Is the use of platelet-rich fibrin effective in the healing, control of pain, and postoperative bleeding in the palatal area after free gingival graft harvesting? A systematic review of randomized clinical studies
Objective: A systematic review (SR) was conducted to answer the following focused question based on PICO strategy: In patients who were submitted to harvesting palatal free gingival graft, could platelet-rich fibrin (PRF) application in comparison with another method improve the healing, pain, and control of postoperative bleeding in the palatal area in randomized clinical trials?
Methods: A SR was conducted according to the PRISMA guidelines. The MEDLINE (PubMed), Scopus, Embase, and Web of Science databases were searched, and hand searches were made, covering the period up to August 2020, for randomized clinical trials (RCTs) reporting the effect of PRF membrane in postoperative palatal healing management compared with any other methods. The risk of bias (RoB) of the studies included was assessed by using the RoB 2 tool.
Results: The electronic search strategy identified 150 articles. After title screening and abstract reading, 141 studies were excluded, and 9 full-text publications were comprehensively evaluated. Finally, 8 articles were included in the systematic review. Six studies showed that the PRF membrane was effective in improving wound healing during the first 2 weeks. As regards patient-centered outcomes, five studies showed that PRF promoted less postoperative pain. Finally, five studies that evaluated bleeding showed that the PRF membrane improved control of postoperative bleeding. RoB was classified as low in 4 studies, 3 with some concerns, and only one study did not describe the outcome data, and as this was missing, it was not possible to verify the protocol of data analysis for this study; therefore, it was classified as having high RoB.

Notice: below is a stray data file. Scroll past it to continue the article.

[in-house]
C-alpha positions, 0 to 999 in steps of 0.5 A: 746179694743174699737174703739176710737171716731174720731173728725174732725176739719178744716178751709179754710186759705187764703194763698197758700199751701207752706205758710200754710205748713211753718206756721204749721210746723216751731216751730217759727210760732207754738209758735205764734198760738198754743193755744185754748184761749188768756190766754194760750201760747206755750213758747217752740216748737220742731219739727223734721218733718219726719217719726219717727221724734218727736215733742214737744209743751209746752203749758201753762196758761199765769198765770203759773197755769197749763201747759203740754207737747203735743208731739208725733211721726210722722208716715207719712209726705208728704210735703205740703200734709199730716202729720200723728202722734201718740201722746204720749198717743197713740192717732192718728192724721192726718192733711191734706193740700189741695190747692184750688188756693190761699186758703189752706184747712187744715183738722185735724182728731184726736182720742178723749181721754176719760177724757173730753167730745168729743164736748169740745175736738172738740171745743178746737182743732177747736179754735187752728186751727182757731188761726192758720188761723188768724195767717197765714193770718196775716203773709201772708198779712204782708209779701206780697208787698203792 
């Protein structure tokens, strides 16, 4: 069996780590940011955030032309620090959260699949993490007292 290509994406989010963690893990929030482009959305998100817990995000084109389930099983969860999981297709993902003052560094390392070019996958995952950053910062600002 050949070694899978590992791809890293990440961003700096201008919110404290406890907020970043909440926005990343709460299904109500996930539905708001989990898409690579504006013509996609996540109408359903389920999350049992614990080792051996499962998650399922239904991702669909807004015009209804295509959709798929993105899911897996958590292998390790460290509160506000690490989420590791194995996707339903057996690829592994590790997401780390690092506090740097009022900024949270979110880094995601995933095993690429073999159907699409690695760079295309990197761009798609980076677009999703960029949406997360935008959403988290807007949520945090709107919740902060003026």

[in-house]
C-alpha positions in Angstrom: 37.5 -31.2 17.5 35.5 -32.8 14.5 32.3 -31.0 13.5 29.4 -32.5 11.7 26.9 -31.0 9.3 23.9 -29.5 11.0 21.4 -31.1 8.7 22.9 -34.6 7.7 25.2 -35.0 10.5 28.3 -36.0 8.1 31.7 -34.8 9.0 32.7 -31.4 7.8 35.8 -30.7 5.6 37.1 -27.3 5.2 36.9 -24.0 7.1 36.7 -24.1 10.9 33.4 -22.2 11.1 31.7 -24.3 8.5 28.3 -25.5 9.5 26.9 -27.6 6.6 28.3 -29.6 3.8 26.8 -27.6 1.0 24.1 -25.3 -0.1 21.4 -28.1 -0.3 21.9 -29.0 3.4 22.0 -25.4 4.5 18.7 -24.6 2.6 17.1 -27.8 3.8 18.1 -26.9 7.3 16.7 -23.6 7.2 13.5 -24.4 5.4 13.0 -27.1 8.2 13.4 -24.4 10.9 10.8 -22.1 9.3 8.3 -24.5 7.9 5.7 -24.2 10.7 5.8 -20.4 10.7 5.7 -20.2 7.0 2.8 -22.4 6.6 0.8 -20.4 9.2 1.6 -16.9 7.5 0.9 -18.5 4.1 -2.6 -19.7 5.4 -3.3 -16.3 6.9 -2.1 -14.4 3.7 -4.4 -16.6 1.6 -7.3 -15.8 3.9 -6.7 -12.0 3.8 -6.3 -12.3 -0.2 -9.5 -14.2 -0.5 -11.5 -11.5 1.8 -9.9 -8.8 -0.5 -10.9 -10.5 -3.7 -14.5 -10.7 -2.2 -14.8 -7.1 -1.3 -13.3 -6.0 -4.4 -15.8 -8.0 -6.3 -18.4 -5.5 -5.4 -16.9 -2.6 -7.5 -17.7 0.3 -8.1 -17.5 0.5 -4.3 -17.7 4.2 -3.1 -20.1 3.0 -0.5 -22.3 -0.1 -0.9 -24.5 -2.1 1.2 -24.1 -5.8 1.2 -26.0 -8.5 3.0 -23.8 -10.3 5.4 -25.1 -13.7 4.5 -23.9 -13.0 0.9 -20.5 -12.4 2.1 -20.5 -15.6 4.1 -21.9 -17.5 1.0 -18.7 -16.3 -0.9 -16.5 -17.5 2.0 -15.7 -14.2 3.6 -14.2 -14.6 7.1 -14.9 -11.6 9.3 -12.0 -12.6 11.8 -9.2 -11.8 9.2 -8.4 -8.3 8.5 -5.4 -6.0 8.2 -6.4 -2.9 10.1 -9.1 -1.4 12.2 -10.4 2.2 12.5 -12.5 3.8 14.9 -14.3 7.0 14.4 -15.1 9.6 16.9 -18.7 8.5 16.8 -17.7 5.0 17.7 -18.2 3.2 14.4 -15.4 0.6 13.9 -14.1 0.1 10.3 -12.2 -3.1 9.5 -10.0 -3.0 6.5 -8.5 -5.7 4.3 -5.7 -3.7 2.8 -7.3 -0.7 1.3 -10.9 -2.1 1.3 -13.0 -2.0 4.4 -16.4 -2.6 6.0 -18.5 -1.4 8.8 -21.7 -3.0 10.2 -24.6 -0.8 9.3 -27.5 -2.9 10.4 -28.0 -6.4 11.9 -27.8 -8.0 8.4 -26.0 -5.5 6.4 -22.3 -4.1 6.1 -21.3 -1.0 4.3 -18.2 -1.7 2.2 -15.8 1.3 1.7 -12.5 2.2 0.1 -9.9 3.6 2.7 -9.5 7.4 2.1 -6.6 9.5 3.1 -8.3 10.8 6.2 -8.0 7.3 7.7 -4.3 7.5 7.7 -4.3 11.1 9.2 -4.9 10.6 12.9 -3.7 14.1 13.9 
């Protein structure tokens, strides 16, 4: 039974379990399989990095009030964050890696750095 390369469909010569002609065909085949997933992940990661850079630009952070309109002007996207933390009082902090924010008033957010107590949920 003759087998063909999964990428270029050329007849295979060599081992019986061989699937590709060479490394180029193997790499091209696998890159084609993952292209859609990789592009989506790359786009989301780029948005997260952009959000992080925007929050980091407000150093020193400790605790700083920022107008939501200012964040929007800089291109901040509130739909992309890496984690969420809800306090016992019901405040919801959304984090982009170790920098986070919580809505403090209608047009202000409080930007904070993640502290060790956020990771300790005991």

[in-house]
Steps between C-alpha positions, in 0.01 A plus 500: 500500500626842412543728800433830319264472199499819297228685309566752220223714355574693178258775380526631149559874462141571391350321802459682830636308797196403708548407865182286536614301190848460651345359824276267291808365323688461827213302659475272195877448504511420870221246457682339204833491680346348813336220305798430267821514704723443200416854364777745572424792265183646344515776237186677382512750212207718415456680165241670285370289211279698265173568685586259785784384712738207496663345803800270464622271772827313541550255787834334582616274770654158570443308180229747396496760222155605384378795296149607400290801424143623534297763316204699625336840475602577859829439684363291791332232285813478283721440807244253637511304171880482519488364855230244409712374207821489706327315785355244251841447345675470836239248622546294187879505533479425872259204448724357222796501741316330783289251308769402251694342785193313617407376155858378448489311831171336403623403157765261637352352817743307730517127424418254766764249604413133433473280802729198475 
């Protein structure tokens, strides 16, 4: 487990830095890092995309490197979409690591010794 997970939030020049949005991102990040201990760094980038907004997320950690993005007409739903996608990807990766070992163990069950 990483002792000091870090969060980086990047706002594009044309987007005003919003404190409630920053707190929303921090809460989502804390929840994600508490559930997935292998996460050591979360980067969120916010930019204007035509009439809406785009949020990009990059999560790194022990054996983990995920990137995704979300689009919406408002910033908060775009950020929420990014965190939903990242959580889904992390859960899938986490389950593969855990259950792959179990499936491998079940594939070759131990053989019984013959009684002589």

Conclusion: Within the limitations of this study, the collective evidence emerging from this SR may support the use of PRF membrane in the palatal area after free gingival graft harvesting. The results of this review must be interpreted with caution, due to the low number of RCTs included and high degree of heterogeneity among the PRF protocols. Further well-designed RCTs with accurate protocol and standard PRF parameters are required in order to gain clear understanding of the influence of PRF on wound healing and patient-centered outcomes.
Clinical relevance: The use of PRF membrane for the protection of the palatal donor site following free gingival graft harvesting procedures improves wound healing and patients’ quality of life.